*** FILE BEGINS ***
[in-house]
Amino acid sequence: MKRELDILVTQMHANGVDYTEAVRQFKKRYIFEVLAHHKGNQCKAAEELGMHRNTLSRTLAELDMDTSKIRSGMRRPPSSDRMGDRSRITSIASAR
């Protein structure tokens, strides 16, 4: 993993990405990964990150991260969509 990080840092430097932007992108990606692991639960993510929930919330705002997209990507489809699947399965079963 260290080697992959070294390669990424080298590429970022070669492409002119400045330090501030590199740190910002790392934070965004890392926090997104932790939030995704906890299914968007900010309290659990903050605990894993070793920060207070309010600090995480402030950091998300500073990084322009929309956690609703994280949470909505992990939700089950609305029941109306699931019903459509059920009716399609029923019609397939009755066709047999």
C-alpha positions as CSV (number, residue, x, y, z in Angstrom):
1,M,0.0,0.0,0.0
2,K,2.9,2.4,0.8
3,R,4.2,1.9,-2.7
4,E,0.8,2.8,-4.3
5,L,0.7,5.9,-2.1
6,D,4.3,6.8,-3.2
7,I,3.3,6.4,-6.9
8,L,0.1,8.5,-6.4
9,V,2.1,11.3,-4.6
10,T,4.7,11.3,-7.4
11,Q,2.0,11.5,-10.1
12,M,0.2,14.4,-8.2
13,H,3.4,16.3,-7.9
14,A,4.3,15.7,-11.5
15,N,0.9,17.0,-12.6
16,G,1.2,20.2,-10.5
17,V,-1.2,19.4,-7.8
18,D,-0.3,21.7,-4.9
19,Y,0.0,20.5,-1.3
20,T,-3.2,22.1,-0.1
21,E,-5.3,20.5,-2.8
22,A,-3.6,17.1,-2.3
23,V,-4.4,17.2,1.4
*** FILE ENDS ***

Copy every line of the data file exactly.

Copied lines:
[in-house]
Amino acid sequence: MKRELDILVTQMHANGVDYTEAVRQFKKRYIFEVLAHHKGNQCKAAEELGMHRNTLSRTLAELDMDTSKIRSGMRRPPSSDRMGDRSRITSIASAR
């Protein structure tokens, strides 16, 4: 993993990405990964990150991260969509 990080840092430097932007992108990606692991639960993510929930919330705002997209990507489809699947399965079963 260290080697992959070294390669990424080298590429970022070669492409002119400045330090501030590199740190910002790392934070965004890392926090997104932790939030995704906890299914968007900010309290659990903050605990894993070793920060207070309010600090995480402030950091998300500073990084322009929309956690609703994280949470909505992990939700089950609305029941109306699931019903459509059920009716399609029923019609397939009755066709047999």
C-alpha positions as CSV (number, residue, x, y, z in Angstrom):
1,M,0.0,0.0,0.0
2,K,2.9,2.4,0.8
3,R,4.2,1.9,-2.7
4,E,0.8,2.8,-4.3
5,L,0.7,5.9,-2.1
6,D,4.3,6.8,-3.2
7,I,3.3,6.4,-6.9
8,L,0.1,8.5,-6.4
9,V,2.1,11.3,-4.6
10,T,4.7,11.3,-7.4
11,Q,2.0,11.5,-10.1
12,M,0.2,14.4,-8.2
13,H,3.4,16.3,-7.9
14,A,4.3,15.7,-11.5
15,N,0.9,17.0,-12.6
16,G,1.2,20.2,-10.5
17,V,-1.2,19.4,-7.8
18,D,-0.3,21.7,-4.9
19,Y,0.0,20.5,-1.3
20,T,-3.2,22.1,-0.1
21,E,-5.3,20.5,-2.8
22,A,-3.6,17.1,-2.3
23,V,-4.4,17.2,1.4